From time to time we hear, or hear about, complaints regarding Srila Prabhupada’s use of gender-specific words as if they were generic. We find this throughout Srila Prabhupada’s conversations and books. For example, in his introduction to Bhagavad-gita As It Is he writes, “The purpose of Bhagavad-gita is to deliver mankind from the nescience of material existence. Every man is in difficulty in so many ways, as Arjuna also was in difficulty in having to fight the Battle of Kurukshetra.” In his translation of Bhagavad-gita 3.23 he has Lord Krishna say, “For if I ever failed to engage in carefully performing prescribed duties, O Partha, certainly all men would follow My path.” And in another place in the introduction to Bhagavad-gita As It Is Srila Prabhupada writes, “For instance, a child may think that an automobile is quite wonderful to be able to run without a horse or other animal pulling it, but a sane man knows the nature of the automobile’s engineering arrangement. He always knows that behind the machinery there is a man, a driver. Similarly, the Supreme Lord is the driver under whose direction everything is working.”
What we see here is typical of Srila Prabhupada’s writing and speaking throughout his preaching career. He consistently used man as a generic term for person, regardless of gender, mankind for the whole of human beings, and masculine pronouns such as he and his as generic. This raises the question in many minds today whether Srila Prabhupada’s language is sexist, whether it reflects a sexist attitude in the author, and whether it perpetuates sexism among his followers. And it makes some wonder further how someone who lives on the transcendental platform and preaches the equal vision (sama-darshanah) Lord Krishna teaches in Bhagavad-gita could be unaware of the effects such sexist language might have on the minds of readers. Actually, this narrow slice of the gender issue should be an easy one for Srila Prabhupada’s thoughtful followers to deal with. Compared with some of Srila Prabhupada’s comments about women’s relative intelligence, place in society, etc., this hardly seems a substantive issue.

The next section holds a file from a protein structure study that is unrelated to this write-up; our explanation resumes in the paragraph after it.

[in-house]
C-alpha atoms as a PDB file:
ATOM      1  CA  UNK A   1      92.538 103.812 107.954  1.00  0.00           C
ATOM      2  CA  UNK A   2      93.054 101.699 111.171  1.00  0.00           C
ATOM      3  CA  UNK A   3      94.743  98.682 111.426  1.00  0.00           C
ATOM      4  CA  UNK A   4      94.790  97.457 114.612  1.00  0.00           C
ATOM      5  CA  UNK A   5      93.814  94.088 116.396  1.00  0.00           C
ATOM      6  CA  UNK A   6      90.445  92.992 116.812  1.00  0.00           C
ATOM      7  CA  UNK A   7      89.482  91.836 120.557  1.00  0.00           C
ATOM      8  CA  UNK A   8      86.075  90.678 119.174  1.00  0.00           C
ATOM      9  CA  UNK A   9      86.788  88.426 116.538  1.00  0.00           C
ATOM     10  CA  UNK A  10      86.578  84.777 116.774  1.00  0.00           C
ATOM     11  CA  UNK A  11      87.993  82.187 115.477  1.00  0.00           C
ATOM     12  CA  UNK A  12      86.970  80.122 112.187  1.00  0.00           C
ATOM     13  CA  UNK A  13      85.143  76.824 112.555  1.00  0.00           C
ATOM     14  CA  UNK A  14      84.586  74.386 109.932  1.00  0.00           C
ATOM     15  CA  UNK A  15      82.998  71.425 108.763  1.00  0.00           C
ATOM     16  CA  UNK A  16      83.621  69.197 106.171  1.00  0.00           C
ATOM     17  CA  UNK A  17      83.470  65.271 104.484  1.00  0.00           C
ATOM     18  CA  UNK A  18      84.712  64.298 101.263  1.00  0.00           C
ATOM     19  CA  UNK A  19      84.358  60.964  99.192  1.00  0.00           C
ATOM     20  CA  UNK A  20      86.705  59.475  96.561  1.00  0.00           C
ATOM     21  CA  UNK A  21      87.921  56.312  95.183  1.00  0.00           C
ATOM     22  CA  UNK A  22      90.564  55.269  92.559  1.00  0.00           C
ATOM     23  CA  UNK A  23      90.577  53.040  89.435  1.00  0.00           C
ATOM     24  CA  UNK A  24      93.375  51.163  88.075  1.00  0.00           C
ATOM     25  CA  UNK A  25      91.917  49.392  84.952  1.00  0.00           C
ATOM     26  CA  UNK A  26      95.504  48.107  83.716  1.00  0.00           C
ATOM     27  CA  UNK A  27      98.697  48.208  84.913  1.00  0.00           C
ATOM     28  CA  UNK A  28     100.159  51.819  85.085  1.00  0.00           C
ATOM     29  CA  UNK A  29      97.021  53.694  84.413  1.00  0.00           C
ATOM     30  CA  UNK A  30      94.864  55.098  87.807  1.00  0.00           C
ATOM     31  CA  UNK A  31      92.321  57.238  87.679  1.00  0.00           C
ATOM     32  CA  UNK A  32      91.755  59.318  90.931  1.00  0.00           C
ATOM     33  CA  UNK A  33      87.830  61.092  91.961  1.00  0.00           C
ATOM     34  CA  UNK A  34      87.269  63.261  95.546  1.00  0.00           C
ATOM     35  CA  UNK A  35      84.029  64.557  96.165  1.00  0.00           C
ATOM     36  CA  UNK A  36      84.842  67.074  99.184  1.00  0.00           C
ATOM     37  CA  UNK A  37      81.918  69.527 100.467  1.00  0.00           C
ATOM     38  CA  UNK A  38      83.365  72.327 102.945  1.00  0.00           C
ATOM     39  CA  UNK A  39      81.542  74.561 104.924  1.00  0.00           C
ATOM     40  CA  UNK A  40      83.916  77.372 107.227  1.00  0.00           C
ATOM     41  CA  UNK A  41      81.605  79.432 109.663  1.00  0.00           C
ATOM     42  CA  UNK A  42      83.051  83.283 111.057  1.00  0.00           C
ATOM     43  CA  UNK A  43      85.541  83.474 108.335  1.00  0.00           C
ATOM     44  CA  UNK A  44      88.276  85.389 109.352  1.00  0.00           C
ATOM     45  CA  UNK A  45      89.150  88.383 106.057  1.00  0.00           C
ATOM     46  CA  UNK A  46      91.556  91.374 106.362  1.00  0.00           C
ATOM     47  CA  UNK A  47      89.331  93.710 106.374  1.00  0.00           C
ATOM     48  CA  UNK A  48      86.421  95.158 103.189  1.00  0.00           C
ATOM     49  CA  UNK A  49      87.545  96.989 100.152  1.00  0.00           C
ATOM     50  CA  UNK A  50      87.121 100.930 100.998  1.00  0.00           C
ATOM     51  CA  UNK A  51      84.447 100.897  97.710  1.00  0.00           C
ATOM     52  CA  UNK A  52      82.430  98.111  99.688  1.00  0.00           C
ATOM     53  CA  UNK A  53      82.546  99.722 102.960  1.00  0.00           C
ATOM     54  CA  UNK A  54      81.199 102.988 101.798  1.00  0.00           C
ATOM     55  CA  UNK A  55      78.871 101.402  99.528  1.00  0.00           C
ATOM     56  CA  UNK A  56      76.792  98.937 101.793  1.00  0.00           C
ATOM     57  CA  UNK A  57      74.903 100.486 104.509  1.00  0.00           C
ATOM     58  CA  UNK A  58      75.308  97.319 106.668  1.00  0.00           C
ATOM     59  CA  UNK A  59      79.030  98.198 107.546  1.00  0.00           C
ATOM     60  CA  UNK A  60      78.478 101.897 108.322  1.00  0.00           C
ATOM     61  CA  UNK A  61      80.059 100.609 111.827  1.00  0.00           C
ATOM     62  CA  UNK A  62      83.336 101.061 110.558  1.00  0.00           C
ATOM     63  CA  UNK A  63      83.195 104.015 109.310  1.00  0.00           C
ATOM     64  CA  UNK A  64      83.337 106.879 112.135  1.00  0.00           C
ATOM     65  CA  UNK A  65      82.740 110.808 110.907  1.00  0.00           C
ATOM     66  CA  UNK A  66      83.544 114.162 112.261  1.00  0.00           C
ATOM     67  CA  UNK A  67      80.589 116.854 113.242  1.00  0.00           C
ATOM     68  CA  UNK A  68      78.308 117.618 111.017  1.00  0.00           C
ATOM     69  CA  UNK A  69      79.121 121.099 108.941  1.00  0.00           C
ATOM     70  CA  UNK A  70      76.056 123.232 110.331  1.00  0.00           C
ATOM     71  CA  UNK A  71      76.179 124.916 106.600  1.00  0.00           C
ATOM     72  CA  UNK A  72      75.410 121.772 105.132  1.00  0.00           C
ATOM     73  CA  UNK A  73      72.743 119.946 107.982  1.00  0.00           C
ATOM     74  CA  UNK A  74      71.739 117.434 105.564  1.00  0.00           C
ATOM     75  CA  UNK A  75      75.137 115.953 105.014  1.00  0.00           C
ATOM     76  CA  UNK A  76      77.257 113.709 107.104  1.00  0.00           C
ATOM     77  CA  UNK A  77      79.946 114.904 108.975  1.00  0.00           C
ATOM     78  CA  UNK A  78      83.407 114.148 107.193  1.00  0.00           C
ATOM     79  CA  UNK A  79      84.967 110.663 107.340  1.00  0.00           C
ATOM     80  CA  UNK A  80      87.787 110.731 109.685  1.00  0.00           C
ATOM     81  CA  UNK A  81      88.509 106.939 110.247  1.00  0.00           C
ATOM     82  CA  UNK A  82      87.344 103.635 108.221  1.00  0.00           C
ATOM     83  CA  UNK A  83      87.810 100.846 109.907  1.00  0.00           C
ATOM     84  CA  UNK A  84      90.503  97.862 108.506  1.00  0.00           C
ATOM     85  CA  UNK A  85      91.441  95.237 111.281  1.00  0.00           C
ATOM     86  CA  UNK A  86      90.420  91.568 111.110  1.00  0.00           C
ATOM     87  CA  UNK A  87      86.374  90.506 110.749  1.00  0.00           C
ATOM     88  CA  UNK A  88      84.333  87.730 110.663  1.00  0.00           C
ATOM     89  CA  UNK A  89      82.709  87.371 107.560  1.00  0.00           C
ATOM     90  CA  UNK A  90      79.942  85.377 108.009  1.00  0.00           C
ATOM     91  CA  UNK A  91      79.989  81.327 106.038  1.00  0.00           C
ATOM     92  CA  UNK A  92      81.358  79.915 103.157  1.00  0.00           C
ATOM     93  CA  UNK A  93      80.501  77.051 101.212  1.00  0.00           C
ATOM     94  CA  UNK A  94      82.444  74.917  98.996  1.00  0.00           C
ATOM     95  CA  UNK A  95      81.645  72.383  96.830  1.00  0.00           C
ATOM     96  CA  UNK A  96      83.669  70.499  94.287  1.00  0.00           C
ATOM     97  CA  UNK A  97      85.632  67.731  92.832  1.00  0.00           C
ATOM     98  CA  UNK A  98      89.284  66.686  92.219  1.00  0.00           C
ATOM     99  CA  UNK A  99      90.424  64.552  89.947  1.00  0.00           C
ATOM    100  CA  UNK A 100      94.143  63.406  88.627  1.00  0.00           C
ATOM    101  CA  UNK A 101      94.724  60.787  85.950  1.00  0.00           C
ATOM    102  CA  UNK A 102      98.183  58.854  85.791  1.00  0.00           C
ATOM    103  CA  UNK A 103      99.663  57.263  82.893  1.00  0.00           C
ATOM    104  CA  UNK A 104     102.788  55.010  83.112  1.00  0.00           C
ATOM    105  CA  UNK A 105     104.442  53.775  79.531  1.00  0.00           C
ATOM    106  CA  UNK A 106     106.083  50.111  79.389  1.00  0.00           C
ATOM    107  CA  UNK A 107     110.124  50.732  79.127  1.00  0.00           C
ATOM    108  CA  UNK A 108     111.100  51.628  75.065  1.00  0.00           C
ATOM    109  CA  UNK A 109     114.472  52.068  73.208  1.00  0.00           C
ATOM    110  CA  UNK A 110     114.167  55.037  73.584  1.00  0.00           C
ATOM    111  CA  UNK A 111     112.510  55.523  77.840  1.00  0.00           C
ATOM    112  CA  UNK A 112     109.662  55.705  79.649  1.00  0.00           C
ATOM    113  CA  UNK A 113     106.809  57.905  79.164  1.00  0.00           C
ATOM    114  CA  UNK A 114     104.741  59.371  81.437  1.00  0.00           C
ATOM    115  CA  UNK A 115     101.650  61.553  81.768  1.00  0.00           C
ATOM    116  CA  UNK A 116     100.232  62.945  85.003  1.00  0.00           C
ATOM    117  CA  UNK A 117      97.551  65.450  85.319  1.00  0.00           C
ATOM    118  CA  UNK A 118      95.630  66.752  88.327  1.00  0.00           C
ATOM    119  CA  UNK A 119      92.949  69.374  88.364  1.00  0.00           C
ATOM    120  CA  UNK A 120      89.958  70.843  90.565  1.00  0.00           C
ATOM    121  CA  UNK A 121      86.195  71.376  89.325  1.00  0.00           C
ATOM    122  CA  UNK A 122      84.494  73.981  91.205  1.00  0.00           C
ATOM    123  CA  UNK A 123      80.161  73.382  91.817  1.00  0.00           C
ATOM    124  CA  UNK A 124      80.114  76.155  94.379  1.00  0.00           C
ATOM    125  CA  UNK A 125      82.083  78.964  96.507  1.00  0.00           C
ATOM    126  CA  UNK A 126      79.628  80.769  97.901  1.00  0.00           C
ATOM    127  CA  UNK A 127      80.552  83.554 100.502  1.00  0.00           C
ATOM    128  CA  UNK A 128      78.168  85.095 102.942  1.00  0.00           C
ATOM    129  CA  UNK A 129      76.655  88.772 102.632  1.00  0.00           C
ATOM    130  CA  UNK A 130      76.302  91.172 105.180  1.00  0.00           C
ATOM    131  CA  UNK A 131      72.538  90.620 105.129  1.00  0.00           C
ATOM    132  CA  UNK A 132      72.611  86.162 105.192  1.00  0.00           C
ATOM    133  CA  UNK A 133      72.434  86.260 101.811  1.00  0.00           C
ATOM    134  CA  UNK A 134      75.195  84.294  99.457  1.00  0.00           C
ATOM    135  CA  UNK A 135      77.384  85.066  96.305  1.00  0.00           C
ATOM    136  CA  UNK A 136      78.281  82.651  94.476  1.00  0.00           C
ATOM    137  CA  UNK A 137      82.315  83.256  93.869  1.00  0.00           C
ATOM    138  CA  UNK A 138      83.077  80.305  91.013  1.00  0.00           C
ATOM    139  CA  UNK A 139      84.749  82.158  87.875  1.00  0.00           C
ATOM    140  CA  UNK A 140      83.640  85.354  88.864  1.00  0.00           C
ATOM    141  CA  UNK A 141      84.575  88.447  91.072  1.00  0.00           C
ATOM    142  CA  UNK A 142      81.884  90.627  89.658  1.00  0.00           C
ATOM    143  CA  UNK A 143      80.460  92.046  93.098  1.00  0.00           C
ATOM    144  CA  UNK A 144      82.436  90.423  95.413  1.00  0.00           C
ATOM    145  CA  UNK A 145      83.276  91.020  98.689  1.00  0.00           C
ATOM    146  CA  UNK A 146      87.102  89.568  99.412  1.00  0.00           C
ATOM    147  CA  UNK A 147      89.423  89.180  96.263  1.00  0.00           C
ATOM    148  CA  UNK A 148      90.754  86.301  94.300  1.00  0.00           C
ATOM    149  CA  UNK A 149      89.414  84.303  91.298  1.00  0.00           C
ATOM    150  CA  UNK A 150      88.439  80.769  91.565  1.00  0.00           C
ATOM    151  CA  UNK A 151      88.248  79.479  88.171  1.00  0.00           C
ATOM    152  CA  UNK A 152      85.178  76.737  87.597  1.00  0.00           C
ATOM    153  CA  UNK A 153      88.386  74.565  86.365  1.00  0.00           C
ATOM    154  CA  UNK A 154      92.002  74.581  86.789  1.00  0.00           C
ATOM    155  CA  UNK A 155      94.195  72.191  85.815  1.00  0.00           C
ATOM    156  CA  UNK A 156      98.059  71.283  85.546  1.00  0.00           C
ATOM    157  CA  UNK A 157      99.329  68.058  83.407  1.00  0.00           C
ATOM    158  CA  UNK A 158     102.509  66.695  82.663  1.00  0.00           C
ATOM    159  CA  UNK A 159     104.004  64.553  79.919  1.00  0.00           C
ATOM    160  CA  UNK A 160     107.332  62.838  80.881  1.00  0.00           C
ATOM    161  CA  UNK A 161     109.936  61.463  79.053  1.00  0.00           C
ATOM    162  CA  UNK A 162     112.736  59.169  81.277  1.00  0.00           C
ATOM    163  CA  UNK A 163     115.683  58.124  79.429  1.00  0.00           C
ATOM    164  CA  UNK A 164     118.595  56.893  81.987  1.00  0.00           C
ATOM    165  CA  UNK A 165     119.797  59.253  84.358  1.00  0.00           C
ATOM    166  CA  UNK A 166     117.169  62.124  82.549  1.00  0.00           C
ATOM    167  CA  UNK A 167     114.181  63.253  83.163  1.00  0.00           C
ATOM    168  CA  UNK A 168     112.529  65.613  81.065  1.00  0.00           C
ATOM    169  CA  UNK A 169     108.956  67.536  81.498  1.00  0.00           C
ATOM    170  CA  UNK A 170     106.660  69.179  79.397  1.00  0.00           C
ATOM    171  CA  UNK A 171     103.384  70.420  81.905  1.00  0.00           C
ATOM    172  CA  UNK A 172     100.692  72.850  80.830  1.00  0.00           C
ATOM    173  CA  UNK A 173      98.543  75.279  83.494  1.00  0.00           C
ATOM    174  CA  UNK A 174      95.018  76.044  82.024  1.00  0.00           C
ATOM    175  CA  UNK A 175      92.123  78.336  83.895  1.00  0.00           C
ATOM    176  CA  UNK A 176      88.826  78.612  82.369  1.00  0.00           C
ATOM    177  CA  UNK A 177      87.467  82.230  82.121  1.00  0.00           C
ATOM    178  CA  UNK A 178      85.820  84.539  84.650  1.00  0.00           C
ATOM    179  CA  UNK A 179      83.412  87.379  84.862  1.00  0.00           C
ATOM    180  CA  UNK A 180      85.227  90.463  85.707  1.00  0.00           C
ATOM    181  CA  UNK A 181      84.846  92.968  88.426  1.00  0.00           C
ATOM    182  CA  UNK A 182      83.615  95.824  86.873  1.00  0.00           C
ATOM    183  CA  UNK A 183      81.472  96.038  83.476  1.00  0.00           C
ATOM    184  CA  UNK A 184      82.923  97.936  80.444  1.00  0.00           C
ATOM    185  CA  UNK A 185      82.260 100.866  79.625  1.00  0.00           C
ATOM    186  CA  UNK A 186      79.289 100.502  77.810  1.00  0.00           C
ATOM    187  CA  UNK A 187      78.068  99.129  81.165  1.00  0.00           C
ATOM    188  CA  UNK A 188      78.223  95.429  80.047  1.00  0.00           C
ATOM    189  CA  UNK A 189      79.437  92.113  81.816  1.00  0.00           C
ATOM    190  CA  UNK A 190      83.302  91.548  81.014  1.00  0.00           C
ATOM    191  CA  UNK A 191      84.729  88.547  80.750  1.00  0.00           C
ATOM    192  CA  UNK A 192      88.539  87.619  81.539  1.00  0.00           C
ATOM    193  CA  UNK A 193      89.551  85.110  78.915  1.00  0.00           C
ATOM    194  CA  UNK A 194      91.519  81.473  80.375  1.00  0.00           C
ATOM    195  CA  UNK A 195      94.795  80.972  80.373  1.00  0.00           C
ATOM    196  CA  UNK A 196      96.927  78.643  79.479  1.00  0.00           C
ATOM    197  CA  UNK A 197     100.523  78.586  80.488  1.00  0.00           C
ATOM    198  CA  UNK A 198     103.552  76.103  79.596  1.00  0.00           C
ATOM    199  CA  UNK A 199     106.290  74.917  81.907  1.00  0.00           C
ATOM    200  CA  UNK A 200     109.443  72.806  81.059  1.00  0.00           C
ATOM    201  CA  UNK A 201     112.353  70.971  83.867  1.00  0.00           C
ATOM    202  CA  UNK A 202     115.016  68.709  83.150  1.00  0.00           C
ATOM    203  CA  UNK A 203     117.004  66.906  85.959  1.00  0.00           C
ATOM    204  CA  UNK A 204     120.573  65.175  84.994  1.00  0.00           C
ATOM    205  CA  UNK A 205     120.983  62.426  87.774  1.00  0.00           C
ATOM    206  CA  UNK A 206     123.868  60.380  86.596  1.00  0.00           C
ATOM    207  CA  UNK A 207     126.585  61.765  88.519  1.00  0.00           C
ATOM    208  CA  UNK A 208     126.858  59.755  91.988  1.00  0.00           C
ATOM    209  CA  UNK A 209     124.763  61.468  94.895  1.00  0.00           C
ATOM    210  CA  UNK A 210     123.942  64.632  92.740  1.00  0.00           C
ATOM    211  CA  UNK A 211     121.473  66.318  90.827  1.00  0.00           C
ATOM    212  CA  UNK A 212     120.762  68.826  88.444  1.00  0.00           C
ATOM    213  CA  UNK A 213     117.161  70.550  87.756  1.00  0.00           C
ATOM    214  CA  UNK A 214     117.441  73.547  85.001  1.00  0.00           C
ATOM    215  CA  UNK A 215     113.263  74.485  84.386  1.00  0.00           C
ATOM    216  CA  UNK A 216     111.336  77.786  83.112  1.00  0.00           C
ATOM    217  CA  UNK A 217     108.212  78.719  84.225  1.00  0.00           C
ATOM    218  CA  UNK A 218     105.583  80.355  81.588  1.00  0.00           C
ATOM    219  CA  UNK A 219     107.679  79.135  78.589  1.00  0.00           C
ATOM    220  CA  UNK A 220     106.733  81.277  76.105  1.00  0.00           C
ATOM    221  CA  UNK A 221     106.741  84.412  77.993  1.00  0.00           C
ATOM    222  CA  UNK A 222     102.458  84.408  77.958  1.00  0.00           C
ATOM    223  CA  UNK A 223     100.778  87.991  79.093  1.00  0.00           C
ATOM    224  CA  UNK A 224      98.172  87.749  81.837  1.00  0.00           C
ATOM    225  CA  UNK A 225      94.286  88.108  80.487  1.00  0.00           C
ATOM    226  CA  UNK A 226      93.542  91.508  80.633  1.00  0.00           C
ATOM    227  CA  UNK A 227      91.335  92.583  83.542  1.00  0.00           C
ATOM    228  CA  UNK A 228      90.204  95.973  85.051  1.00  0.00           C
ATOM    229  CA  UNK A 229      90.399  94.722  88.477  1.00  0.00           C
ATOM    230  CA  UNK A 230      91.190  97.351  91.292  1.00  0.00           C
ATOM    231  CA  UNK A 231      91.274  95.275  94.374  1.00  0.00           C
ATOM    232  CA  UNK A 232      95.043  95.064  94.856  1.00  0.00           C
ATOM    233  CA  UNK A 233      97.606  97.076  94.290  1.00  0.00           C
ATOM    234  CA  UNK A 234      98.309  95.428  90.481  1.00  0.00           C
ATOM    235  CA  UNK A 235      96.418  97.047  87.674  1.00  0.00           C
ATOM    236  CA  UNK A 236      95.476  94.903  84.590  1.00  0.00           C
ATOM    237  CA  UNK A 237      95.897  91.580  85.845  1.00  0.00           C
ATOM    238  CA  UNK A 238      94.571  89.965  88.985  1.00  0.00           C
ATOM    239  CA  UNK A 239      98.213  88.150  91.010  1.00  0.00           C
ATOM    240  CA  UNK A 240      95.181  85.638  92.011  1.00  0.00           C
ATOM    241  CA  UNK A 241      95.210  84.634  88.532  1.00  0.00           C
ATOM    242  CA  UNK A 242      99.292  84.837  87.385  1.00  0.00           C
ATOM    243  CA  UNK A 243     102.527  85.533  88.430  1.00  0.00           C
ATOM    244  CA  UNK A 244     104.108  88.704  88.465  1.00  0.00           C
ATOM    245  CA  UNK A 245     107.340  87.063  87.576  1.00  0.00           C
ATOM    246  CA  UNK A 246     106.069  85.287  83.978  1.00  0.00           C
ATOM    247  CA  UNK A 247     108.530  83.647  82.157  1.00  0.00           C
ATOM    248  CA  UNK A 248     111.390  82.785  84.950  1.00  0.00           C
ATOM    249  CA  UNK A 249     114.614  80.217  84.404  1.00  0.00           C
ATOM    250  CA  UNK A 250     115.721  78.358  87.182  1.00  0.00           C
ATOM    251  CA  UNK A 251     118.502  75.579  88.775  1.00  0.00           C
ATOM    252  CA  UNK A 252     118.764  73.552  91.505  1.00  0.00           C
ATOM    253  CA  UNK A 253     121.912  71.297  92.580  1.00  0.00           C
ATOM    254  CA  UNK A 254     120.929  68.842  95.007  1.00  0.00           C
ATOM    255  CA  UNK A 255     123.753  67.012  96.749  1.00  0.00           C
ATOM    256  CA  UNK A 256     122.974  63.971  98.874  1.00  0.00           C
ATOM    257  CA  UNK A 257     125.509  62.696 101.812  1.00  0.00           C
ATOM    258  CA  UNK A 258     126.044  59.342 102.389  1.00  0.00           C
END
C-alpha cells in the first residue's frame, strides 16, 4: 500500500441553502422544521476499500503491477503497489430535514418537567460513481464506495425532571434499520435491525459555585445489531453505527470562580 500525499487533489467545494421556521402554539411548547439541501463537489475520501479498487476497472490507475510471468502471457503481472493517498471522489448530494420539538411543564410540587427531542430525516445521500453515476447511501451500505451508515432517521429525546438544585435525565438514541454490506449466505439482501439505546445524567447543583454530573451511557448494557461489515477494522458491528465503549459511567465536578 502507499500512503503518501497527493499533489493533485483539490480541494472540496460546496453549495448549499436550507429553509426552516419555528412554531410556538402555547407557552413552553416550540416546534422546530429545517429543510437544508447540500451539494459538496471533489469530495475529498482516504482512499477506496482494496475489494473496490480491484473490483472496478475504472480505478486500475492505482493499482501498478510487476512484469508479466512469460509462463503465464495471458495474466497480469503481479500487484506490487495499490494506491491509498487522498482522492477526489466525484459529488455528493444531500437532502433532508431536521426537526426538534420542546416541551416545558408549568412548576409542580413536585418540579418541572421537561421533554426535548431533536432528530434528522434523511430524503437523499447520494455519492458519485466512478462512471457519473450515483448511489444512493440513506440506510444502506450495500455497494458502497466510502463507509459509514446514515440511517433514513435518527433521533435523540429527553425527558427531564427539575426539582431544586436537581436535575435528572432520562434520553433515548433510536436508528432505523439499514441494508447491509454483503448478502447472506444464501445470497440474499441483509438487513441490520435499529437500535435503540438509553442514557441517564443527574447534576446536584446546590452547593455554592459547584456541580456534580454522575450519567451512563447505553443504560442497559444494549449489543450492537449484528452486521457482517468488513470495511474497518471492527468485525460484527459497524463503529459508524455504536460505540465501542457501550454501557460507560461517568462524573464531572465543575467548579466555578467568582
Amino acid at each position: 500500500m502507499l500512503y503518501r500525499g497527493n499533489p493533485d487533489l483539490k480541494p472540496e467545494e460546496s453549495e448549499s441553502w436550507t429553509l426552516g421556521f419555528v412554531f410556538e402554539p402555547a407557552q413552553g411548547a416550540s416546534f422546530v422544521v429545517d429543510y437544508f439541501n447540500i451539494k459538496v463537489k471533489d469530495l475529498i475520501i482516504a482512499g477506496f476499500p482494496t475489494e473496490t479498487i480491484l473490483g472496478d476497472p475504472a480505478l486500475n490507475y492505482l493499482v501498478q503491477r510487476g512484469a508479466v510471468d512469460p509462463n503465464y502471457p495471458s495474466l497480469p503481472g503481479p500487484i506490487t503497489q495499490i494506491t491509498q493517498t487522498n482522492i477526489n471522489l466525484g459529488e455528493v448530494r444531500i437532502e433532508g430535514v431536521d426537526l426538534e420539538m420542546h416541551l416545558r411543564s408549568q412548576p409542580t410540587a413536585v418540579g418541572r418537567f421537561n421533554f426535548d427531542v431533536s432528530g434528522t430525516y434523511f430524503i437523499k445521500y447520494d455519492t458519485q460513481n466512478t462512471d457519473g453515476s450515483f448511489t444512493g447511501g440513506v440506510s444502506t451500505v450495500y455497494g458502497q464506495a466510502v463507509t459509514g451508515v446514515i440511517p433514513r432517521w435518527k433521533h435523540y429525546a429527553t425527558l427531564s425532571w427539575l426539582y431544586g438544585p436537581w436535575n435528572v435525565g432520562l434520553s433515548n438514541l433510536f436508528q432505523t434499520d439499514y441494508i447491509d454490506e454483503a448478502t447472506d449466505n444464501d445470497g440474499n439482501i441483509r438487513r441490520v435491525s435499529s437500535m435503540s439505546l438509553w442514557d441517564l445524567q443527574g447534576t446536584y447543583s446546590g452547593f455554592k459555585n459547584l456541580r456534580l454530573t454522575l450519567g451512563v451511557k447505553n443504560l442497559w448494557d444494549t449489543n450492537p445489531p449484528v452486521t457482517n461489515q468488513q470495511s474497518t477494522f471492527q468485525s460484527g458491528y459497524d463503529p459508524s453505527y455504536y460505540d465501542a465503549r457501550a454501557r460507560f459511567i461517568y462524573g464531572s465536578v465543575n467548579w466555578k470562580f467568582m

Until very recently, some time in the 1970s and more prominently in the 1980s, such usages were accepted as conventional and standard. Srila Prabhupada grew up in Victorian and Edwardian India in the late 19th and early 20th century, and was educated, as we know, at Scottish Church College in Calcutta. There he received a prestigious British education, studying English, Sanskrit, and Philosophy. We would expect, then, that he certainly learned the conventions of spoken and written English then current. And we see evidence of this in the poetry and essays he wrote as a young disciple, especially in the poem and speech he offered on Srila Bhaktisiddhanta Saraswati Thakura’s Vyasa-puja in 1935.
And just what was standard in those days, not only in India but throughout the English-speaking world? Since the earliest recorded uses of English until the last 25or 30 years of the 20th century, what we consider masculine personal pronouns (he, him, himself, his) were used generically and were accepted as referring to any person of either sex. This was especially the case after indefinite pronouns such as anyone, someone, anybody, etc. The same was the case for words such as man, mankind, and words ending in –man. In Old English, man’s principal meaning was “human.” Wer and wyf were the gender-distinct words, “a man” and “a woman,” respectively. The language, alive and fluid as it is, changed through Middle English and modern English, but this is where man comes from. This is how Srila Prabhupada learned English in the early 20th century, and it’s how his disciples learned English in the middle of the 20th century.